"Mrs Ples" is actually a "Mr"
- Gaokgatlhe Mirriam Tawane and Francis Thackeray
A study of the tooth sockets of one of the world’s most famous fossil skulls, “Mrs” Ples, has made scientists think differently about “her” sex.
More than 70 years ago two palaeontologists named Robert Broom and John Robinson discovered a skull at the Sterkfontein Caves near Johannesburg. They nicknamed the skull, which is believed to be about 2.5 million years old, “Mrs Ples”.
Its scientific name is Australopithecus africanus, and it’s extremely significant because scientists believe it to be a distant relative of all humankind. The fossil represents part of the evidence demonstrating that Africa is the continent from which all humanity originated.
In the decades since then the skull’s sex has become the subject of some debate. Not everyone has been convinced by Broom’s insistence that “Mrs Ples” was a female of her species.
We discovered this by making a careful study of her tooth sockets. In many primates, males can be distinguished from females because of differences in the size of their canine teeth. Simply put, adult males have larger canines than females.
Mrs Ples’ teeth were not preserved. Her canine sockets were, and they were about the size one would expect for a female. But our study revealed that the sockets weren’t naturally that small: they’d become smaller because of acid used during work done on the skull about 60 years ago. The acid digested away parts of the skull bone around the tooth sockets.
These findings, which form part of an ongoing debate about the iconic skull’s sex, are further proof that science is a work in progress. Scientists don’t always agree, and they don’t always have the definitive answers. Sometimes it can take decades, or even centuries, to reach a resolution.
A disputed history
Soon after he and Robinson made their landmark discovery, Broom confidently claimed that Mrs Ples was female based on the size of her canine sockets. This was a visual deduction; at that time he did not have a substantial comparative sample for the species, so there was room for doubt.
Measurements of the canine socket were published in 1950 at a time when the fossils found at Sterkfontein were cleaned mechanically.
Initially, Broom used a hammer and chisel to remove the hard calcified sands that surrounded Mrs Ples in the caves. But later, in the 1960s, Robinson used acetic acid to remove further rock – and some fossils, Mrs Ples among them, were damaged in the process.
In 1983, Professor Yoel Rak from Tel Aviv challenged Broom’s opinion. He pointed out that there were prominent ridges on Mrs Ples’s snout, and argued that these were probably associated with the large roots of the canine teeth. Rak became the first to suggest that Mrs Ples ought to be called “Mr” instead.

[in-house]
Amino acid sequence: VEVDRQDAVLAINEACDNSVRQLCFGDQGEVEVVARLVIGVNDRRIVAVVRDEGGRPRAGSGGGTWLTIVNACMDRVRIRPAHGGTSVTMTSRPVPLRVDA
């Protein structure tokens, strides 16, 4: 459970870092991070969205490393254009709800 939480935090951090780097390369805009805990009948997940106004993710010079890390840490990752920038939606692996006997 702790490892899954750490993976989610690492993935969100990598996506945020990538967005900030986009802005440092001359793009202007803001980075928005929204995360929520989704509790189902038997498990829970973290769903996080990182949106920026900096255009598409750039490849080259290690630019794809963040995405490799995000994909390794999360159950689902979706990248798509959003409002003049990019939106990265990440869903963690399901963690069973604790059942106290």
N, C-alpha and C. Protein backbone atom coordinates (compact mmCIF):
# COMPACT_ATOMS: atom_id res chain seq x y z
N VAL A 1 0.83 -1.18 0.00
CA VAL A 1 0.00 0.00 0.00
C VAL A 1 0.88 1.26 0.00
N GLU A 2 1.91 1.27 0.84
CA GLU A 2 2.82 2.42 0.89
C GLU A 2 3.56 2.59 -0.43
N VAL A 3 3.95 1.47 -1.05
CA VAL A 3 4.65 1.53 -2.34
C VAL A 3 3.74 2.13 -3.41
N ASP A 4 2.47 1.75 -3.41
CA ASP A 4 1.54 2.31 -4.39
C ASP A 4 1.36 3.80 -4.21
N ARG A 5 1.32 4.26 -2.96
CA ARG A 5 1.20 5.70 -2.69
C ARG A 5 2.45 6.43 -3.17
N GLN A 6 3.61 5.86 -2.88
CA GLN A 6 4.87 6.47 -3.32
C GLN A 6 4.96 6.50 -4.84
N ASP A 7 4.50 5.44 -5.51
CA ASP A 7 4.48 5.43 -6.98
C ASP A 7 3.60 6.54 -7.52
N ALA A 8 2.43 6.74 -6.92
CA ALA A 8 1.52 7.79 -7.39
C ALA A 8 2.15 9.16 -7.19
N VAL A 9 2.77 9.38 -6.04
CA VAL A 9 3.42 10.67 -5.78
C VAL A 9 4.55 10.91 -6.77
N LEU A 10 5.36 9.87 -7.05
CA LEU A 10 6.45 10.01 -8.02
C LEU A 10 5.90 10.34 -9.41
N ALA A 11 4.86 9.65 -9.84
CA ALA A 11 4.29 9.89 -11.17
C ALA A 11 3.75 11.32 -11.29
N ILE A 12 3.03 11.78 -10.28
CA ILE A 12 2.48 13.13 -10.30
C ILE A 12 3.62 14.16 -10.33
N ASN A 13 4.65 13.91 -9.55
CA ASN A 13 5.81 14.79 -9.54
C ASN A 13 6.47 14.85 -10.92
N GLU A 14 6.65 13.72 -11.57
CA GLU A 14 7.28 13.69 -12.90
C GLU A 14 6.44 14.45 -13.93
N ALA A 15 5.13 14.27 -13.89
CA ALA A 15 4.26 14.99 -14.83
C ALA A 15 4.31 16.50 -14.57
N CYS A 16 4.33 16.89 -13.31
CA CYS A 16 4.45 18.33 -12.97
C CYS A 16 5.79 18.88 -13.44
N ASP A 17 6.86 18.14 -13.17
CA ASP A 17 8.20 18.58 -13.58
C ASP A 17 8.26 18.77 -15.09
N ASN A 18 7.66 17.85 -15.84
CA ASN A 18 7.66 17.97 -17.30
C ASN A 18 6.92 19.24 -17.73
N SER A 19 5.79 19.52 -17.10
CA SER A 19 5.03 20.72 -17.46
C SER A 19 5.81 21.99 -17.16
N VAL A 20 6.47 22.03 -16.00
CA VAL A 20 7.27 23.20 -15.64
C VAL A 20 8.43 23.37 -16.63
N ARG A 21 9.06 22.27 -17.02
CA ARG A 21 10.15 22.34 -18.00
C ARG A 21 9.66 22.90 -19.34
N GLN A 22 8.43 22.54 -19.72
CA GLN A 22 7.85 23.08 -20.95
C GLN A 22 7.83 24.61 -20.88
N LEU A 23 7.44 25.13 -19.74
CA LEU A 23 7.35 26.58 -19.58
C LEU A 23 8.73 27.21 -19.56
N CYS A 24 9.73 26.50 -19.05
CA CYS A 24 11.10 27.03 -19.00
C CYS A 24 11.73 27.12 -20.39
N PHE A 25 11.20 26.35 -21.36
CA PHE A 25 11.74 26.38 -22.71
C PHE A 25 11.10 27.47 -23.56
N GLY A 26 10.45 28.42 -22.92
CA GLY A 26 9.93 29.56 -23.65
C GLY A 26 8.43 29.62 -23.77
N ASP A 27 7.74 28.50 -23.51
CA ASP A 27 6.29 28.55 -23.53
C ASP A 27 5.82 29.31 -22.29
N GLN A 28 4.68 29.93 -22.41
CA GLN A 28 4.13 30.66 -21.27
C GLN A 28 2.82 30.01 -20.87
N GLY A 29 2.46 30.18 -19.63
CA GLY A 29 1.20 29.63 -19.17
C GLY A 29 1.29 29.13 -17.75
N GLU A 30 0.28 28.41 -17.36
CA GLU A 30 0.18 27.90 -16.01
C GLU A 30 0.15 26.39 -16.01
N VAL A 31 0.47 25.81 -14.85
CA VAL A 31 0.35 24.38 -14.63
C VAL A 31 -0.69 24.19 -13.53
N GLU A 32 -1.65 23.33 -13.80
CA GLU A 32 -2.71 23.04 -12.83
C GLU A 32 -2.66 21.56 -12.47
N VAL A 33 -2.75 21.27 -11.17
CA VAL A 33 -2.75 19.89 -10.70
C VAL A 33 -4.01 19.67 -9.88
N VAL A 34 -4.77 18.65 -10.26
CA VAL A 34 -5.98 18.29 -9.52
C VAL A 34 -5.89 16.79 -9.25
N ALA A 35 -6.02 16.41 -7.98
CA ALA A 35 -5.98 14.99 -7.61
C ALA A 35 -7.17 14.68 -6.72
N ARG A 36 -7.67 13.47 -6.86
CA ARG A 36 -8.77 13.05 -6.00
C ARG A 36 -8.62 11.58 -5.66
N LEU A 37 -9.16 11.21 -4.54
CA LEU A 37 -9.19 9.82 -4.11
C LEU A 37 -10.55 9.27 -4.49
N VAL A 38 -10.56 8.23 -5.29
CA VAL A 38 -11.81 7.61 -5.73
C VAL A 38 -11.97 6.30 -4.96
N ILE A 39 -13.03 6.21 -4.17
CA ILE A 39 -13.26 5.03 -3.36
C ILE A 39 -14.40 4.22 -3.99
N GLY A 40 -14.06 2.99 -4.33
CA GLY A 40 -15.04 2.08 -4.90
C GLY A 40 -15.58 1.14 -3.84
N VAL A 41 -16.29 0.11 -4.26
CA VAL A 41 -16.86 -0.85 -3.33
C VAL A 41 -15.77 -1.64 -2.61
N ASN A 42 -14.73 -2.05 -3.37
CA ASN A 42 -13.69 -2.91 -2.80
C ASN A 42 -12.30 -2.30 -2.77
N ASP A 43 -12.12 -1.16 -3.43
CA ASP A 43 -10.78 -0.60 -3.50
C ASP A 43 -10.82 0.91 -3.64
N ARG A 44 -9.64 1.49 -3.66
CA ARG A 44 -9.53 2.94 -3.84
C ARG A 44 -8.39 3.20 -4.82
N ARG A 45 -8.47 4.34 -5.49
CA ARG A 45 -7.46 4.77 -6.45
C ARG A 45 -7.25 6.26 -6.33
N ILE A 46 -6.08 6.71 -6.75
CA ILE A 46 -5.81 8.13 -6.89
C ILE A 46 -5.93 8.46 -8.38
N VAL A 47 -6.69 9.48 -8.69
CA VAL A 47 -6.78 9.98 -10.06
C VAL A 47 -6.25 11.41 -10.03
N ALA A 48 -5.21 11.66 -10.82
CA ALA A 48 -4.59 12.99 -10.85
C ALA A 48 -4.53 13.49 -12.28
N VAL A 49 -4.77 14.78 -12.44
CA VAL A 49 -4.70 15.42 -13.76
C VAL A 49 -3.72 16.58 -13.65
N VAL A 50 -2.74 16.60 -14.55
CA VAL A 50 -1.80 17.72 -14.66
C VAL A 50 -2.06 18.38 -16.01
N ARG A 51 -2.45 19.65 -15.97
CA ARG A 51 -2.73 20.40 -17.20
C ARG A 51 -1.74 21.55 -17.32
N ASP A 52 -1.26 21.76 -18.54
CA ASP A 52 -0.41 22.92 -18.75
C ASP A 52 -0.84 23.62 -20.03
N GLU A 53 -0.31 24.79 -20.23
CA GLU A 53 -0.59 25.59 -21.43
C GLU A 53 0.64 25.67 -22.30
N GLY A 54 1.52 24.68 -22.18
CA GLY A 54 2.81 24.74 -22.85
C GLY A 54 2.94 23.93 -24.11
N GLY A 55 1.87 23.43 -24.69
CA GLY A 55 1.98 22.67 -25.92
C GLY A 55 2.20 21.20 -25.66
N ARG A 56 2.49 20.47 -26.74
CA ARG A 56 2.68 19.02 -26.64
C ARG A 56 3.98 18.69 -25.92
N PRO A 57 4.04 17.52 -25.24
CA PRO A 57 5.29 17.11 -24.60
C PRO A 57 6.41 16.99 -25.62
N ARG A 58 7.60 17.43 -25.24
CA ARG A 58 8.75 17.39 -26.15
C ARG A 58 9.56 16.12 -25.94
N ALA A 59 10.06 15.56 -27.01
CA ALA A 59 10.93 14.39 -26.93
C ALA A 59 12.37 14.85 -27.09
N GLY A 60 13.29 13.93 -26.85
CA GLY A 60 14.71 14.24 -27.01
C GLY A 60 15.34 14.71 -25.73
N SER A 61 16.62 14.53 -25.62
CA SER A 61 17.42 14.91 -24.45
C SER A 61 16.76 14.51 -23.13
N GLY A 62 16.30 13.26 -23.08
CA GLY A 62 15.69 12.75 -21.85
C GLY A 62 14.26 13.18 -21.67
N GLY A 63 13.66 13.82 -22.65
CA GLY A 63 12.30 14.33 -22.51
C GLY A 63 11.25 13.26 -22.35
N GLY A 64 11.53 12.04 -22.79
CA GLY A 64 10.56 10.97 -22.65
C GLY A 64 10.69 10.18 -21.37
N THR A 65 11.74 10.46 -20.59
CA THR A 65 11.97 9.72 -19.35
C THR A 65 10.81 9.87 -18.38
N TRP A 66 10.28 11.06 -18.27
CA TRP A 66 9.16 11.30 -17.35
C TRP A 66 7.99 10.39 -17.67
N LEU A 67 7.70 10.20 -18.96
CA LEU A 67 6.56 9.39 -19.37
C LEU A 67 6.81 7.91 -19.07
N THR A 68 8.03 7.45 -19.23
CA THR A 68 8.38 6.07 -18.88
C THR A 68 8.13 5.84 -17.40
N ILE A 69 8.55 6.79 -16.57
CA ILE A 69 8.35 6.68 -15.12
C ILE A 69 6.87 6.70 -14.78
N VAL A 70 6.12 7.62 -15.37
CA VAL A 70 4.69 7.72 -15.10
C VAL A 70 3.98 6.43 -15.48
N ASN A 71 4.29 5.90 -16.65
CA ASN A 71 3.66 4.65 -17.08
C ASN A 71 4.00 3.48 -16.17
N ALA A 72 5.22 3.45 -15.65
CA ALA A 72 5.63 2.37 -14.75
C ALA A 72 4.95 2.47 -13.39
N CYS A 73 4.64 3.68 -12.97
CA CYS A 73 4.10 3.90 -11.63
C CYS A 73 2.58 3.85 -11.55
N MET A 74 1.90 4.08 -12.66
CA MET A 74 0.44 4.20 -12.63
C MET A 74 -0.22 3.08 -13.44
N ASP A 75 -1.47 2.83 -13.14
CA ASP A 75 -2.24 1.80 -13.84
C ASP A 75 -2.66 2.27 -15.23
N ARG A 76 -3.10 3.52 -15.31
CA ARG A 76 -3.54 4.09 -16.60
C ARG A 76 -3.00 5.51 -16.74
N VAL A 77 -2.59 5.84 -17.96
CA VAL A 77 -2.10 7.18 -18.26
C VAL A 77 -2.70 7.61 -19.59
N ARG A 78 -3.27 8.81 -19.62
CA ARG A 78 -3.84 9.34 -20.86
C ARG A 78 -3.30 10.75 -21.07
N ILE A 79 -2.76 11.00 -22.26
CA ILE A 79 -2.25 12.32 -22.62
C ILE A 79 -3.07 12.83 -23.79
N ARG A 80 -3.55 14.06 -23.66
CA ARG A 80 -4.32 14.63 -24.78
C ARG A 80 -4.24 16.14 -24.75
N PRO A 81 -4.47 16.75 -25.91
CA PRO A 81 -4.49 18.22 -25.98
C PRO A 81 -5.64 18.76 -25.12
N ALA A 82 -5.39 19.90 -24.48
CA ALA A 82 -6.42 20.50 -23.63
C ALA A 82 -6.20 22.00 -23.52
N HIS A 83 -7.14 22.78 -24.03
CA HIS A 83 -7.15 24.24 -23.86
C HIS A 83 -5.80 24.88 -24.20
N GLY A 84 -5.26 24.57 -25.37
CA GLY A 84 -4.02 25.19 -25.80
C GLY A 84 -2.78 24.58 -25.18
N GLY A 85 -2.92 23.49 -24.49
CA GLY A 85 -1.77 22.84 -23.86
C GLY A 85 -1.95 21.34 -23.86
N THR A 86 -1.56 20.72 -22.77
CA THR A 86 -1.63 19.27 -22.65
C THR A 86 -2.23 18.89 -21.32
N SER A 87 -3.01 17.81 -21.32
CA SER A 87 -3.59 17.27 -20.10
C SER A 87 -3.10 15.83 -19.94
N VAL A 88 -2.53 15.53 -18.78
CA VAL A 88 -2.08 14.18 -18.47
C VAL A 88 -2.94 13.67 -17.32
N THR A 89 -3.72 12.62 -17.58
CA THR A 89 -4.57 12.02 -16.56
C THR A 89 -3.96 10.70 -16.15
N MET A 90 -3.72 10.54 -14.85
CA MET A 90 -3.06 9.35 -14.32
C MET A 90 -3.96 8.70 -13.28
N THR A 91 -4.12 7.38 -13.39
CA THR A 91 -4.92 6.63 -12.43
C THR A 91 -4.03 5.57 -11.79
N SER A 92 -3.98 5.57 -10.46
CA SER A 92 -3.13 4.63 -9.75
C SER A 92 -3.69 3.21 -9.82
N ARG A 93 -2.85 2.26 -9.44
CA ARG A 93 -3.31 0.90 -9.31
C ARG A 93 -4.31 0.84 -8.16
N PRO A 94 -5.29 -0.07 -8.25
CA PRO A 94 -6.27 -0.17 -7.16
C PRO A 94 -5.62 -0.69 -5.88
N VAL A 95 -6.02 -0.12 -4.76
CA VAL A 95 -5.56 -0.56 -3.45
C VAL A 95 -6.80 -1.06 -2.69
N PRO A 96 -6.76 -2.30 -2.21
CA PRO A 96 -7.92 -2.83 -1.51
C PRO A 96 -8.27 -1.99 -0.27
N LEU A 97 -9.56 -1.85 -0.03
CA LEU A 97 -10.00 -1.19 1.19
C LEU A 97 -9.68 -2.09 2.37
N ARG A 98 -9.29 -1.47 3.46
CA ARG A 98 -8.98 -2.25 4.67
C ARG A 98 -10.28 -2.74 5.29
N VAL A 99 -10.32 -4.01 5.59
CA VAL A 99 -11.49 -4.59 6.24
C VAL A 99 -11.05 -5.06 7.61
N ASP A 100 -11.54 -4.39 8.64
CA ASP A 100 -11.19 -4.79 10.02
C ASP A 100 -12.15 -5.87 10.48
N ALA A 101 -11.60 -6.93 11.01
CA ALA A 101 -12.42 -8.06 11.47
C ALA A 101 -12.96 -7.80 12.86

This view was supported by subsequent research, which one of us – Francis Thackeray – was involved in.
Then opinions changed yet again. In 2012, Professor Fred Grine of the State University of New York re-examined the available evidence. He and his colleagues published an article in the Journal of Human Evolution which insisted Mrs Ples was “an adult female”. The assertion was based in part on the apparently small size of the canine tooth sockets.
A rebuttal and new measurements
The research we’ve just published is a rebuttal to Grine and his colleagues’ arguments. The heart of the issue is that they omitted to present all of the data that Broom had obtained about Mrs Ples before the teeth sockets were damaged by acid.
We compared Broom’s measurements of Mrs Ples against those obtained for about 12 other specimens of Australopithecus africanus from Sterkfontein. These including specimens that have previously been clearly identified as males or females.
Using the measurements of canine sockets from all of these specimens, we were able to show that Mrs – or rather, Mr – Ples should clearly be grouped with small males rather than with large females.
Of course, science being what it is, the debate is probably not over. We are continuing our research on “Mr Ples”, using state of the art CT scans to test our view that the skull is male. For now, and based on our careful comparative study, it seems that the human ancestor who roamed the Sterkfontein Caves so many millions of years ago and whose skull has become a scientific treasure was a male, not a female.
In the final analysis, whether Ples is a Mr or a Mrs doesn’t detract from the significance of what the skull tells us about our human ancestry.
Gaokgatlhe Mirriam Tawane, Curator of Plio-Pleistocene palaeotology, Ditsong Museums of South Africa and Francis Thackeray, Phillip Tobias Chair in Palaeoanthropology, Evolutionary Studies Institute, University of the Witwatersrand. This article was originally published on The Conversation. Read the original article.